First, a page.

It's really great! I love the blue colors with that golden yellow.
Cheryl / Muppin
I have really enjoyed watching your Mesa Canyons evolve. The piece looks so much richer now and I like that you have covered up/blended in the white "waves".
TADA / BC
"To create one's own world in any of the arts takes courage." - Georgia O'Keeffe
Love the finished results. Reads well
Donna, thank you so much for your comment. Since this was first posted, Mesa Canyons was published in one of the quilting magazines. it is not the usual, so I was really pleased! Thanks again for taking a look here in this forum.
This is a most interesting piece. The way I see it the sun is the focal point in this piece as it is what is most "readable". It also starts right in one of the four natural focal points, the rule of thirds. I am assuming that wooden looking pieces are supposed to be the cliffs, but they appear to me to stacked above each other like blocks. I would leave the one that is supposed to be in the foreground plain, but the next one back a bit darker, and the last one the darkest of all to help push it into the back and give them depth. That would also help define the cliffs some more. If you have some colored pencils or something like that you should be able to achieve the desired affect with those, Next time you could use even some watercolor paints before applying to quilt.
I would also add a bit of definition to the cliff in the foreground the most like you would a regular painting to help bring it forward more and give it more focus. You could even use a small paintbrush and a super strong bit of tea as your "paint" for this so it's made it look more organic, you could also use the "tea paint" for the middle piece of wood and a coffee one for the back cliff.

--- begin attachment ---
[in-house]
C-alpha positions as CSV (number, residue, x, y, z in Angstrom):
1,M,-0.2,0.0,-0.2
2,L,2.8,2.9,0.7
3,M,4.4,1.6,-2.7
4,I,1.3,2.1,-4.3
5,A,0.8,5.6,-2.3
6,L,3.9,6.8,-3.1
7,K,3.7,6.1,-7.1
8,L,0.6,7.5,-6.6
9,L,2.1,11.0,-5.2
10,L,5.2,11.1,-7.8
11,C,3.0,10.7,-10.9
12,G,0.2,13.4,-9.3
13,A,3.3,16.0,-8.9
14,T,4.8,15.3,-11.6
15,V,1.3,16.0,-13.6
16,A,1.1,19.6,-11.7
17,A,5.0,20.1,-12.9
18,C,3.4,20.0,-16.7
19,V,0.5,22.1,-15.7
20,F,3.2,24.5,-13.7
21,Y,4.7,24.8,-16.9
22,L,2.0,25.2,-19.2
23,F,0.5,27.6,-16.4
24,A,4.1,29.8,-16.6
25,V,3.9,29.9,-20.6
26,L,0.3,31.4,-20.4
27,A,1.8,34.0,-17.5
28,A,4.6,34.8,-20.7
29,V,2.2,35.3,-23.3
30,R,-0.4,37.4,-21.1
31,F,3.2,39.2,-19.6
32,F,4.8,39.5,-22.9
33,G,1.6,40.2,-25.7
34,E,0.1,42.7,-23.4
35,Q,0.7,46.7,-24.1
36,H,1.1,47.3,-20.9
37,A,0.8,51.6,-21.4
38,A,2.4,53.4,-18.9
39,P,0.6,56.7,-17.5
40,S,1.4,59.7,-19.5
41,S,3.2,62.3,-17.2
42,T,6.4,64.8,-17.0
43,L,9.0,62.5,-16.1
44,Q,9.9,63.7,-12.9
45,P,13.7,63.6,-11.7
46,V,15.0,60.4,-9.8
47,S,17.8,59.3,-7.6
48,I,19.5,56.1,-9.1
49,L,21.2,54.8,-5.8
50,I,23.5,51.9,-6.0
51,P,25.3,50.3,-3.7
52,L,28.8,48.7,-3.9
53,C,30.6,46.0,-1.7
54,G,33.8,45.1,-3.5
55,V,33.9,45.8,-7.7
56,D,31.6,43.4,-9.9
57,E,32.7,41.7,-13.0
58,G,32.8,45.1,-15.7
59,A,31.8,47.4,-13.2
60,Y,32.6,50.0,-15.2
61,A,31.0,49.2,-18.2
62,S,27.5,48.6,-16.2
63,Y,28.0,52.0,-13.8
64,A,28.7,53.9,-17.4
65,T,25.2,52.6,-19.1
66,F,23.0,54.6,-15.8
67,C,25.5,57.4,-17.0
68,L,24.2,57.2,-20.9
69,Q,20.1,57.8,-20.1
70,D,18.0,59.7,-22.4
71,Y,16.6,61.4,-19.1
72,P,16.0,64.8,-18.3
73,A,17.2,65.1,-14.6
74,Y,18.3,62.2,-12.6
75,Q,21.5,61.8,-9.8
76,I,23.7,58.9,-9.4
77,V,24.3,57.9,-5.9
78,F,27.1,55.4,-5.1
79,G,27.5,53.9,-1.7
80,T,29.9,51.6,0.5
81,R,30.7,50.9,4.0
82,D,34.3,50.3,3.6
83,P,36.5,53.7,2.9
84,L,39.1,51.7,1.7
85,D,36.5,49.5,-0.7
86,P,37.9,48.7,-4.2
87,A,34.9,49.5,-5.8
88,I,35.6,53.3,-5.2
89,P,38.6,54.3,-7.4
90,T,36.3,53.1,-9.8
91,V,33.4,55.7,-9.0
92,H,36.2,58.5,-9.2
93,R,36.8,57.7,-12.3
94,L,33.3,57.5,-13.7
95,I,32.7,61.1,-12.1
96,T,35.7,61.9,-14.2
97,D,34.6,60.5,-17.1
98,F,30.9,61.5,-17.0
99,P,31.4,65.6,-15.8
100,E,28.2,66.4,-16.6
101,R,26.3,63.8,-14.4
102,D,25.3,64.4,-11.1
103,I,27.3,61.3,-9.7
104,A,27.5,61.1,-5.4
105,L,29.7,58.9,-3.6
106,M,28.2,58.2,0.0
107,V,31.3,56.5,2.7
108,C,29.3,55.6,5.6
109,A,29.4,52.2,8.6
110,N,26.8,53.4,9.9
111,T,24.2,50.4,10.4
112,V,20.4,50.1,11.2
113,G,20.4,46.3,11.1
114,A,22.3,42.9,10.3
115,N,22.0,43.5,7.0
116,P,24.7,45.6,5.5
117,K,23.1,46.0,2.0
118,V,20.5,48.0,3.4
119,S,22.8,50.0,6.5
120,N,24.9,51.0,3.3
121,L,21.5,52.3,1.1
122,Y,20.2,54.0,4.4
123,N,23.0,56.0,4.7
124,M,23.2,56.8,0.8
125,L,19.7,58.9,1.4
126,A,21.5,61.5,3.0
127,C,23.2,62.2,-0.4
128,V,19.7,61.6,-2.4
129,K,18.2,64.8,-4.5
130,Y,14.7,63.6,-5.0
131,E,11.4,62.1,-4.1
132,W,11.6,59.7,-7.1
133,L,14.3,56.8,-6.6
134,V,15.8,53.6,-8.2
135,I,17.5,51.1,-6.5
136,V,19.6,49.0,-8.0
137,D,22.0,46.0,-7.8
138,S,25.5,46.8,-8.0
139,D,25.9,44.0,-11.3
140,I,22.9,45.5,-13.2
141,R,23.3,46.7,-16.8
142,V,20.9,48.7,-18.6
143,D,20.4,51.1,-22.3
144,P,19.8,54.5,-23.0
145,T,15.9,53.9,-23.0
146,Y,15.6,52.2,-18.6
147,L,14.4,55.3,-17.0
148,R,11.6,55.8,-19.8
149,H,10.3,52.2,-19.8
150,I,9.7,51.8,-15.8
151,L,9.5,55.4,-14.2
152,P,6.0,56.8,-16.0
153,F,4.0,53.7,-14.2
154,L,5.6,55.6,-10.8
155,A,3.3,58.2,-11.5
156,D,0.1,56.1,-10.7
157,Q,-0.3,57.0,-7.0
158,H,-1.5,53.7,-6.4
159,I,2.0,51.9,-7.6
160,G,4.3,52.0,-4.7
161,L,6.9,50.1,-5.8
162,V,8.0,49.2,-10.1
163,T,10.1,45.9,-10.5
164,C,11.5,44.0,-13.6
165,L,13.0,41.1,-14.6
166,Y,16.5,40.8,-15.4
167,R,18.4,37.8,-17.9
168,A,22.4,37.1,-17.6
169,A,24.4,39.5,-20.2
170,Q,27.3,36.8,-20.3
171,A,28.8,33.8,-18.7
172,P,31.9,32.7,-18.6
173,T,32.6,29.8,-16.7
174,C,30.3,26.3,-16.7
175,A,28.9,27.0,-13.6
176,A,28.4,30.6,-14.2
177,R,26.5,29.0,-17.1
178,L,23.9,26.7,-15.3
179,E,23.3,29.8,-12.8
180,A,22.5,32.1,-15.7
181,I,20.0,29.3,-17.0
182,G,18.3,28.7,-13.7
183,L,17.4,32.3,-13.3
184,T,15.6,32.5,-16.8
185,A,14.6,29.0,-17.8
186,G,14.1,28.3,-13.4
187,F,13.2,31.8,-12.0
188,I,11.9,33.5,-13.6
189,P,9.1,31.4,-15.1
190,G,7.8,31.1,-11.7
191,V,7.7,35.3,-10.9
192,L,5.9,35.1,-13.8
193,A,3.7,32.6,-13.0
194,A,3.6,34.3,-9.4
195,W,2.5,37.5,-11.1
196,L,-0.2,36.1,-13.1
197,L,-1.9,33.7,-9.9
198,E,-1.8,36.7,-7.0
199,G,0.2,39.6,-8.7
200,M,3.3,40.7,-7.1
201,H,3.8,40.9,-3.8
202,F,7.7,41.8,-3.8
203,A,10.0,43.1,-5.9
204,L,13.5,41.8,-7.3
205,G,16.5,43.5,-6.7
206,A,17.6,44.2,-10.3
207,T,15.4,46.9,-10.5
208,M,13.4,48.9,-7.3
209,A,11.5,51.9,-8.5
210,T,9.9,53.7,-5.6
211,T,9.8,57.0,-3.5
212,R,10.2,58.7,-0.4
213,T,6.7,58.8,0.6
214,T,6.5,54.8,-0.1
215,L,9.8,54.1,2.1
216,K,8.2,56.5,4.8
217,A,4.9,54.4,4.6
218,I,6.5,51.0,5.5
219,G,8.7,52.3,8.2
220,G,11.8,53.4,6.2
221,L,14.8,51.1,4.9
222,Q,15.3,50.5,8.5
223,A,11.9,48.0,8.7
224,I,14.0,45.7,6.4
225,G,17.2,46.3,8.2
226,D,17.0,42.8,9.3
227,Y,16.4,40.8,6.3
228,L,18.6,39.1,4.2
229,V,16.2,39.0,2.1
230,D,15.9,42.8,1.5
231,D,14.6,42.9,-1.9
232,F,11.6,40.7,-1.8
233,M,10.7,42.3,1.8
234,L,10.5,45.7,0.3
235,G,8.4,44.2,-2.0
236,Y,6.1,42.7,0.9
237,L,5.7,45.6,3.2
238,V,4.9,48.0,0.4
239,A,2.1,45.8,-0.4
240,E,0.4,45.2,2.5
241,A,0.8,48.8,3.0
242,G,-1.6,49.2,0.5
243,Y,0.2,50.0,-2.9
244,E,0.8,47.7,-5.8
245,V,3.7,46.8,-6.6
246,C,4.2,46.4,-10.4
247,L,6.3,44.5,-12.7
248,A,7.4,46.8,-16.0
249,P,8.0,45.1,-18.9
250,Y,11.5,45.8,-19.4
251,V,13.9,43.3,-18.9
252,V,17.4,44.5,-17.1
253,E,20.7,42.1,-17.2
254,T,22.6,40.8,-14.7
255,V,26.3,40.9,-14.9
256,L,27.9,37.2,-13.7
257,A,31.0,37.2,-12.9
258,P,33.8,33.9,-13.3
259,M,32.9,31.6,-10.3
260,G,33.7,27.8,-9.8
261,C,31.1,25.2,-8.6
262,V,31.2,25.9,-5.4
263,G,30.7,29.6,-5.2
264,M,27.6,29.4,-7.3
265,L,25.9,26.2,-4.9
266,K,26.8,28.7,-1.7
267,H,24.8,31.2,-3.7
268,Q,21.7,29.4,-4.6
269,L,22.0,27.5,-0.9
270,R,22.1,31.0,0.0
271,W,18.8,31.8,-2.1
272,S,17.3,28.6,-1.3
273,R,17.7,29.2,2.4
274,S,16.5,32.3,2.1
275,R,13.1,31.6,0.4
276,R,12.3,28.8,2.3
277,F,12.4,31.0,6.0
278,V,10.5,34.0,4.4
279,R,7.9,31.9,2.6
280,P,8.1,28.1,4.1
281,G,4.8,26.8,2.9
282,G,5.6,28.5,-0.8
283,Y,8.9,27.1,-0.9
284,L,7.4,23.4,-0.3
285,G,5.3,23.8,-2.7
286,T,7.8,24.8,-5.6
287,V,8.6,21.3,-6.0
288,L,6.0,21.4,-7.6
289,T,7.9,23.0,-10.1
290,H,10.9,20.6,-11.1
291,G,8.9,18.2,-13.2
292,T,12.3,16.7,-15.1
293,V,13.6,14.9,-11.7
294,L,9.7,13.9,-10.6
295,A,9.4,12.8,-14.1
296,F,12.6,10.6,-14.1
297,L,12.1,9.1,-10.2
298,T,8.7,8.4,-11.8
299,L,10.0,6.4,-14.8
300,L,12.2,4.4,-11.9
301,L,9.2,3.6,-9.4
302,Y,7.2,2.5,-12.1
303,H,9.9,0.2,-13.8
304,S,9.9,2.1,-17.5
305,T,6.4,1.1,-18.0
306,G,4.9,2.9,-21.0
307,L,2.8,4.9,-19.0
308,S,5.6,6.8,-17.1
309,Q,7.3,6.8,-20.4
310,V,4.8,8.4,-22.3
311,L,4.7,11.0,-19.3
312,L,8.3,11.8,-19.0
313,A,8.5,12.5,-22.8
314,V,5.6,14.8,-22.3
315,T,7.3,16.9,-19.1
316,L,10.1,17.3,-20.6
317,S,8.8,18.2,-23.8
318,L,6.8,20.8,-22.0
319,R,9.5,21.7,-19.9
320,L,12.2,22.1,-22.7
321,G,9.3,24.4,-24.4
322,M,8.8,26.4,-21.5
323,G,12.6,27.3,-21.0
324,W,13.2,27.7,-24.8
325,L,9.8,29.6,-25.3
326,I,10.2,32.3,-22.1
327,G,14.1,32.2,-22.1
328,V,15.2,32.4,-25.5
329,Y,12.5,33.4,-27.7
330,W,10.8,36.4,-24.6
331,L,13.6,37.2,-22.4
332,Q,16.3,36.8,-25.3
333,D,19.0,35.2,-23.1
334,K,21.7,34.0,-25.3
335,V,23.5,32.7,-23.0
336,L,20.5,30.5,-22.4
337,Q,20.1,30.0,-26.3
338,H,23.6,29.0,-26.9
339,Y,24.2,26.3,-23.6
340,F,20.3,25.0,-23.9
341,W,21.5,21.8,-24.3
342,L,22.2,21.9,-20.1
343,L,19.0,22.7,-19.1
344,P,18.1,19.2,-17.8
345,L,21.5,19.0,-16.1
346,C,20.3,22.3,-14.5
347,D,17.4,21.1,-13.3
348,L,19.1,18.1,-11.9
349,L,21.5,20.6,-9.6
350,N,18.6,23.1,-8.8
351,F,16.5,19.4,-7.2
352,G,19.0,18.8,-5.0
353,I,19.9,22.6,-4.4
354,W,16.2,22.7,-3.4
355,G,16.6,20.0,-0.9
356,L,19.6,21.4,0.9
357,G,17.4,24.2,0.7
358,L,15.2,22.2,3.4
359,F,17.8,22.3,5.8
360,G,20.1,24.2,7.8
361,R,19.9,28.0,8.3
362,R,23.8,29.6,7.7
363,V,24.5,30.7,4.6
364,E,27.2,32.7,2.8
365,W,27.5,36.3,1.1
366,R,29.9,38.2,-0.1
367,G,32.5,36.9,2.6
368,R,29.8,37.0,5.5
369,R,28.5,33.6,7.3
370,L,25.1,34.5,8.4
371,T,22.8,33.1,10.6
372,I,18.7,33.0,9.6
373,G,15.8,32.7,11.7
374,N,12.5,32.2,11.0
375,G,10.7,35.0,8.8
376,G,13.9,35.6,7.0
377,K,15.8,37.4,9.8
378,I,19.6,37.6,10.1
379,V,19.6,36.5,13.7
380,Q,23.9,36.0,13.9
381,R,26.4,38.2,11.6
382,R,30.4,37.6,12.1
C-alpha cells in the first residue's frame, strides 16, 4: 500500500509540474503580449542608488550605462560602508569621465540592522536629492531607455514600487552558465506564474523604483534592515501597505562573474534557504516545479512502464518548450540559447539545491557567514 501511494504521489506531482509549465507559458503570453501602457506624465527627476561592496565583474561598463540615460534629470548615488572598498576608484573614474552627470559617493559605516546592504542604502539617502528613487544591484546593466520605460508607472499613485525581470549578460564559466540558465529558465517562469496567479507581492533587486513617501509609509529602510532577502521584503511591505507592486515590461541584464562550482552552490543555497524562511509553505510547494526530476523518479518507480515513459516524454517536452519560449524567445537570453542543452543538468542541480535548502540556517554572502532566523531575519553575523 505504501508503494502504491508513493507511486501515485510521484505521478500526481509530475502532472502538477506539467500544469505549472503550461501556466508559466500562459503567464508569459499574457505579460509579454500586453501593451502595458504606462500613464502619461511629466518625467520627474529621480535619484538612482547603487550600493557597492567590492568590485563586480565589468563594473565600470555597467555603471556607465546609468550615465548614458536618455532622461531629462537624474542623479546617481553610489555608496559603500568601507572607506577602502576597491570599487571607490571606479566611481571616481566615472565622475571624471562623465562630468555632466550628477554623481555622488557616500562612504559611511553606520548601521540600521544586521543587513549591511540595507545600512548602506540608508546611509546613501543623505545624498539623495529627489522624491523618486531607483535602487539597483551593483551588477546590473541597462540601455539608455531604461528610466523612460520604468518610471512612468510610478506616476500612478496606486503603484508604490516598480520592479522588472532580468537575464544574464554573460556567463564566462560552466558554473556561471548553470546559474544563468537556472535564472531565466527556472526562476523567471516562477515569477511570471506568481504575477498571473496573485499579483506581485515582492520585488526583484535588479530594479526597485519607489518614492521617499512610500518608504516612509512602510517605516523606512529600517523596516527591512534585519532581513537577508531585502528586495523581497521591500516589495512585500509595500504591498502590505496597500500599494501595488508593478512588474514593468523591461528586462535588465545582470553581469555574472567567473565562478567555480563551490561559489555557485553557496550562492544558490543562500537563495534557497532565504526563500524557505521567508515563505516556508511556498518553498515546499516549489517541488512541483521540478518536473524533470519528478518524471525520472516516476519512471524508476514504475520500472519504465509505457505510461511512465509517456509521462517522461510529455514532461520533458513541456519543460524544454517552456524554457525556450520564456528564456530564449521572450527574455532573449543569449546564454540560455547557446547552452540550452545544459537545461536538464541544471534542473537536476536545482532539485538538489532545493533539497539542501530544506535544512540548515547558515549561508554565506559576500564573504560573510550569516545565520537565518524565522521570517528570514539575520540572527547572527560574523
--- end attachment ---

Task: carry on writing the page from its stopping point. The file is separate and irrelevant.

Also, if you can add any impression of "shading" to the blue green stuffs near the last cliff to help make it a bit darker it would help to define the piece more and make it more readable.
I hope this helps. Very lovely, well put together piece.
I posted my reply when looking at the orginal picture. I love the additions and subtractions you made based on previous comments, but the wooden pieces still look a bit unreadable, i believe they are supposed to be the cliffs but i'm not sure.
Just had thought with them too, you can use some charcoal, rub it against a super fine sandpaper or a rough piece of paper to get that powdery residue, usea small brush for greater control and use that to make the added details on the first wooden piece, and a few general details on the second one but more of a half shading half untouched wood, and then for the last one the exact opposite of the first where you leave a few areas untouched to show where the sun touches the cliff or just a light shading overall to give the cliffs better depth.